{short description of image}

f r o m   t h e   i n s i d e

prison essayist Anthony Lee Brown


The nightly journey to sleep frequently ends with the desire to throttle the evasive Sandman rather than travel with him through dreamland. If you consider that my daytime world is very similar to the Twilight Zone, you can understand the emotions involved in having my nighttime world seem like a bad dream before I ever get to sleep. My cell is one of thirty-two, stacked sixteen on sixteen, lining two outside walls of a large triangular room, surrounding a large common area that contains steel tables and seats bolted to the floor, a television bolted to the bottom of the second tier walkway, three telephones bolted to the wall, and a pool table too big and too heavy to need bolting to the floor. I am one of forty-eight men living in this space, and while I am blessed to have a sell of my own, I am still influenced by the others who live here, especially around bedtime each night. Some of the men, like me, work in Industries on a very regimented schedule. Still others have jobs beginning and ending in looser time frames at all hours of the day and night. Many, however, and it often seems to be the majority, have no jobs or schedules beyond their own biological clocks, and the desire to have their waking hours occupied by time-passing activities. These activities in the late hours are the Sandman's joke on me.

Each night around 10:30 I pull my door closed and it seems the volume of activity and noise doubles, as if the grating clang of my door locking closed is some kind of signal for the festivities to begin. Dominoes smash twice as hard onto metal table-tops, the cue ball skips across the concrete floor from table base to table base after smashing the racked balls into random patterns across the pool table, and all the participants, and onlookers too, 'play the dozens,' as the shouting of poetic insults about one's nature, capacities or heritage is called. And, of course, the television-watchers have to turn up the volume to hear over the shouting, the clanging and the banging.

I usually begin the ritual of sleep-seeking with music or recorded nature sounds played just loud enough to cover the racket that assails my door. Headphones would be perfect, but years of living in unsafe places with dangerous people makes me unable to relax, much less sleep, if I can't hear what is happening directly around me. But with the sound of rain falling in a bubbling country stream spattering quietly over the vocal clamoring of one man decrying his fate at the hands of another man's mother, I crawl into my bunk to browse a magazine until the tension fades and my eyelids begin to grow heavy.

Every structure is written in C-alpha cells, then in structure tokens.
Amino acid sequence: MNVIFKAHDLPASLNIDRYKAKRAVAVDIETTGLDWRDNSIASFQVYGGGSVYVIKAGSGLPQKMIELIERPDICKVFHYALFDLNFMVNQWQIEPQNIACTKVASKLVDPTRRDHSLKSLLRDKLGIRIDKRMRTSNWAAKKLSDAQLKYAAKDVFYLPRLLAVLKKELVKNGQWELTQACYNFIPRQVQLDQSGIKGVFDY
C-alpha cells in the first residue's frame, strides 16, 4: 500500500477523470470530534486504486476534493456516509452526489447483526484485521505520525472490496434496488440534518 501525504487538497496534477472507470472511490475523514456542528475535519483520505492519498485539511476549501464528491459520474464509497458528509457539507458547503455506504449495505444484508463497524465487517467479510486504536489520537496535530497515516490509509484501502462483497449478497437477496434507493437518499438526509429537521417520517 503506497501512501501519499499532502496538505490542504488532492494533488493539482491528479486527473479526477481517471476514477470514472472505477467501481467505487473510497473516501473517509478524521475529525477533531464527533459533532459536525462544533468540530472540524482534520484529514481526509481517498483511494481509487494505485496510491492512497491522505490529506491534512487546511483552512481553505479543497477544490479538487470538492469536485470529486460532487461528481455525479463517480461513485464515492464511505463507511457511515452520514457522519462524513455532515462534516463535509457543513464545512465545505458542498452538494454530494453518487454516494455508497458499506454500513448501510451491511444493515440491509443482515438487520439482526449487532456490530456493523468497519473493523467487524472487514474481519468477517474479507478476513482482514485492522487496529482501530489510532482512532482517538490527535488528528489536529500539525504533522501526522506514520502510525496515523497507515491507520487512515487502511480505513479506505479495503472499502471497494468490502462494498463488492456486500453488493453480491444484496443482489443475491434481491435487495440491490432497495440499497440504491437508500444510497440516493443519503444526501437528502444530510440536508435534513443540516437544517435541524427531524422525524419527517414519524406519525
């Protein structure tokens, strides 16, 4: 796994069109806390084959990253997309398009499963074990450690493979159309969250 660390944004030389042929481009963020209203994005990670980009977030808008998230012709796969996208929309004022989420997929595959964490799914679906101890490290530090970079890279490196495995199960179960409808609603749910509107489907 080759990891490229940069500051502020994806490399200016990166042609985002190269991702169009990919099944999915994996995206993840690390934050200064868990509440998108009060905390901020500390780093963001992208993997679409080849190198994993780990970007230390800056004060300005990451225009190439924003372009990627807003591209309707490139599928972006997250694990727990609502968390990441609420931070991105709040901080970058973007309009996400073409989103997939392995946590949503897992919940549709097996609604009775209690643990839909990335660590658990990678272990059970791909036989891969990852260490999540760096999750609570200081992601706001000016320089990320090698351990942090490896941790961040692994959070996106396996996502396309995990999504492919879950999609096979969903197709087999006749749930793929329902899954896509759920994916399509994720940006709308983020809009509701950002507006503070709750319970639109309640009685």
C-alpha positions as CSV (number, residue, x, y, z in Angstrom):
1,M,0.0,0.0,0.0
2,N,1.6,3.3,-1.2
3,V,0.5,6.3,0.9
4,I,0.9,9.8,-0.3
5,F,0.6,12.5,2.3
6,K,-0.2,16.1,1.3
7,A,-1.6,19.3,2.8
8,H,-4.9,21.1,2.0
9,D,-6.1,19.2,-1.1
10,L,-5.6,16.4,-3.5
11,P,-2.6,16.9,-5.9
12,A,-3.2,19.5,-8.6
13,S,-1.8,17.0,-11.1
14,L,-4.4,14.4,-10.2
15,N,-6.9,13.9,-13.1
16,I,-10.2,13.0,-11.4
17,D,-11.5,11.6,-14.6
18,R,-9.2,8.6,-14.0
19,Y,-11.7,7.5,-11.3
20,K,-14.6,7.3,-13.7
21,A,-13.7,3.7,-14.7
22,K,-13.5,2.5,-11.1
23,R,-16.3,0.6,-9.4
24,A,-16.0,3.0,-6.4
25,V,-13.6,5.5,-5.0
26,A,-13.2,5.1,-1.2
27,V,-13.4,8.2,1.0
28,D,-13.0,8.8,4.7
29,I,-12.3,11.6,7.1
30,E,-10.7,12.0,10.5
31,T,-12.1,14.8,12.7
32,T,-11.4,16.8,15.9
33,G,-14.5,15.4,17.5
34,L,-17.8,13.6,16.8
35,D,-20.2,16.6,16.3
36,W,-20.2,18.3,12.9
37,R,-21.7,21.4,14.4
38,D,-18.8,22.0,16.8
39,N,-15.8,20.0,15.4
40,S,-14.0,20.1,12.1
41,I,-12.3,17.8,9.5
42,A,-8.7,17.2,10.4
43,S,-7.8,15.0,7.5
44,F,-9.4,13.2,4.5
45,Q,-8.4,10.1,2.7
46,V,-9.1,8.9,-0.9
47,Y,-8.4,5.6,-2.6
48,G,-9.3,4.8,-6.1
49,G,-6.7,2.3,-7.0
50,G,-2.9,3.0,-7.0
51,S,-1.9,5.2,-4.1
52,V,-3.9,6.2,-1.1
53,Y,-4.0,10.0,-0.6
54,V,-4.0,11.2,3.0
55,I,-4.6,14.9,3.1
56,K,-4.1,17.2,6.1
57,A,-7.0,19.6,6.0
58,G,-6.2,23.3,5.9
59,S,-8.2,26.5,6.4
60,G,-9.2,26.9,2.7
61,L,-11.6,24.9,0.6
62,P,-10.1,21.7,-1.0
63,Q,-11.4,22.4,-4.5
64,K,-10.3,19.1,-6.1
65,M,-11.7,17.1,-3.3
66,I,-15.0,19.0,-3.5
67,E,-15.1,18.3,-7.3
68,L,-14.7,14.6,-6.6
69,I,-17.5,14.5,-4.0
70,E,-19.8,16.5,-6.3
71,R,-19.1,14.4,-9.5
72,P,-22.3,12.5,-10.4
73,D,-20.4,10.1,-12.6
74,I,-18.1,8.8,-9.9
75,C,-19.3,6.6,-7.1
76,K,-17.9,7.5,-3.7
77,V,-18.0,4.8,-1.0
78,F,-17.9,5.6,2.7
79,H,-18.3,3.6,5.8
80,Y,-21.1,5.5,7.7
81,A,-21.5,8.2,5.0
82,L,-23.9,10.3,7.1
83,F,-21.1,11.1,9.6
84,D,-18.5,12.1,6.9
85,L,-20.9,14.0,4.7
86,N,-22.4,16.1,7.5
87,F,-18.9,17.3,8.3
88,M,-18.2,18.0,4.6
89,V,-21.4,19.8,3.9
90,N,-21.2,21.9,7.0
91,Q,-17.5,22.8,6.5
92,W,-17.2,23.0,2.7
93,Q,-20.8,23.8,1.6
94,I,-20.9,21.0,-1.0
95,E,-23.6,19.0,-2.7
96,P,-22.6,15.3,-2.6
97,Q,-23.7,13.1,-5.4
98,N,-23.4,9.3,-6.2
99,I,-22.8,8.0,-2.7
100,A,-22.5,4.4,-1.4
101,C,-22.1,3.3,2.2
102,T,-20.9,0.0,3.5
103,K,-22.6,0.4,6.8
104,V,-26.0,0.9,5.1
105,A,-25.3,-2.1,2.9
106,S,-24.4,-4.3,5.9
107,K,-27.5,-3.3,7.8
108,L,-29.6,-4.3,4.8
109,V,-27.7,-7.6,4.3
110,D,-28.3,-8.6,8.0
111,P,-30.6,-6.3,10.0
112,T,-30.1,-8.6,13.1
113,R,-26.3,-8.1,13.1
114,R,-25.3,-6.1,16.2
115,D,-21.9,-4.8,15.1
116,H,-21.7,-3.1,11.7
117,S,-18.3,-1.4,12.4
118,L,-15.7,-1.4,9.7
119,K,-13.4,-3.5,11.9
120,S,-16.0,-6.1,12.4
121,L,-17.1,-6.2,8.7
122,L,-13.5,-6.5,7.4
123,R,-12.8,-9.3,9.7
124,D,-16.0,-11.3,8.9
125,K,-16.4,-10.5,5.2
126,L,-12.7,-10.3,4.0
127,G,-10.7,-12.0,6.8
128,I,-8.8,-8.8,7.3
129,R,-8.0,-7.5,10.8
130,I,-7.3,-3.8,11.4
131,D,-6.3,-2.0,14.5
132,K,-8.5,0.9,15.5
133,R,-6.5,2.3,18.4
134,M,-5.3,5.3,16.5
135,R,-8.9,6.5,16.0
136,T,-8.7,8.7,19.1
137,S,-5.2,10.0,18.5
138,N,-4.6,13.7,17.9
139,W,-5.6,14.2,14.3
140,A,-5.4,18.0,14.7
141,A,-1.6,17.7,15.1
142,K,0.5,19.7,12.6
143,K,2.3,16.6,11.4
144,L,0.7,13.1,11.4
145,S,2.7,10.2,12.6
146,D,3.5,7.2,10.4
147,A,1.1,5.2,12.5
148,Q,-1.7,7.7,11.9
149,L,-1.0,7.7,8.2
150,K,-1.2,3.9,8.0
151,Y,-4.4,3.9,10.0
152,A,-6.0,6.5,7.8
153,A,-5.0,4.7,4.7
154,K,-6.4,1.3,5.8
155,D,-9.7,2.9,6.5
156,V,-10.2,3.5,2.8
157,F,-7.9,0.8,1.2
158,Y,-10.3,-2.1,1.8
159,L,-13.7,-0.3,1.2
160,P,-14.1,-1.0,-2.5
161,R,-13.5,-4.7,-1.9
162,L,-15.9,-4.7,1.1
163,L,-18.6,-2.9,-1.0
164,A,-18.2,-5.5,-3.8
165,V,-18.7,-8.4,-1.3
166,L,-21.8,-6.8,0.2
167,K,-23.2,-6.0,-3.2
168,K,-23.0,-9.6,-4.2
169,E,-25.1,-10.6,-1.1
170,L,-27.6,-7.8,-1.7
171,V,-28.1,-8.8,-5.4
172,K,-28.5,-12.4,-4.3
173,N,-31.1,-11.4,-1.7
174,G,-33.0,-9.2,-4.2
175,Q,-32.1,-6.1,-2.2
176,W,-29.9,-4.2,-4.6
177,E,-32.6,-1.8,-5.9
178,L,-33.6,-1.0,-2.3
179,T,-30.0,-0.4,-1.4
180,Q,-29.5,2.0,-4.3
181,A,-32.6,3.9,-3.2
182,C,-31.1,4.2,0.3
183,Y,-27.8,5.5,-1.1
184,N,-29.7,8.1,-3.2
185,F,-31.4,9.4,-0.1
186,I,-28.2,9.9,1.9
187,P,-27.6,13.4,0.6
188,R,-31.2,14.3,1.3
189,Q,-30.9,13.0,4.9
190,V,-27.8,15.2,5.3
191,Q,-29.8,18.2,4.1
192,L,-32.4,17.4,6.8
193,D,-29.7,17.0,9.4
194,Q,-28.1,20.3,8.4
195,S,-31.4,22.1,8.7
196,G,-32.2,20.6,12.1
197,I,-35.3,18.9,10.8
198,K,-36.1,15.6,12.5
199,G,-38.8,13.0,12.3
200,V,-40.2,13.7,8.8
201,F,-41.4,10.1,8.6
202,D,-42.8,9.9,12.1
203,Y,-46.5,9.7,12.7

Knock! Knock! Knock! "Hey Bro," a neighbor hollers into the door jamb, "Can I see that when you're done?" That bastard, no doubt returning to his own cell after an evening of 'dozens' and dominos, has glanced into my window and seen the girl on the cover of the book I'm gazing at. Of course by the time I hear his voice the adrenaline is already blasting into my bloodstream and the look on my face is enough to clear his face from the glass.

Eventually, though, 11:30 lock-down comes and all the noises fall into a silence that is nearly as loud. Silence it is, though, and I lay my book down. It's not that late, but I'm feeling that lazy-lidded, no-more-reading, drowsy kind of feeling. Sleepiness becomes a warm and safe and comfortable place, people by my wife and family, and friends who love me. I turn one hip away from the hard mattress and settle onto the other one. My hands fluff up my pillow, then come to rest before me and across my chest. And from far, far away, moving closer and closer, I hear him. The Sandman is coming. It's a sleepy sound that I can't quite recognize but hear better and better as the silence of the cell block draws nearer and nearer. Oh no, not again! It's not the Sandman at all. It's that 35 horsepower chainsaw snore from my neighbor on the other side of the megaphone metal wall that my bunk is welded to.

Is it any wonder that eighty-percent of the people in prison come back? Each day's rehabilitative process is kicked back to square one each night as the desire to spill blood, even if only that of the Sandman, is kindled anew.

Discuss in the Eclectica Forum! -or- read previous columns From the Inside

GoTo TOCE-Mail the AuthorRandom Link!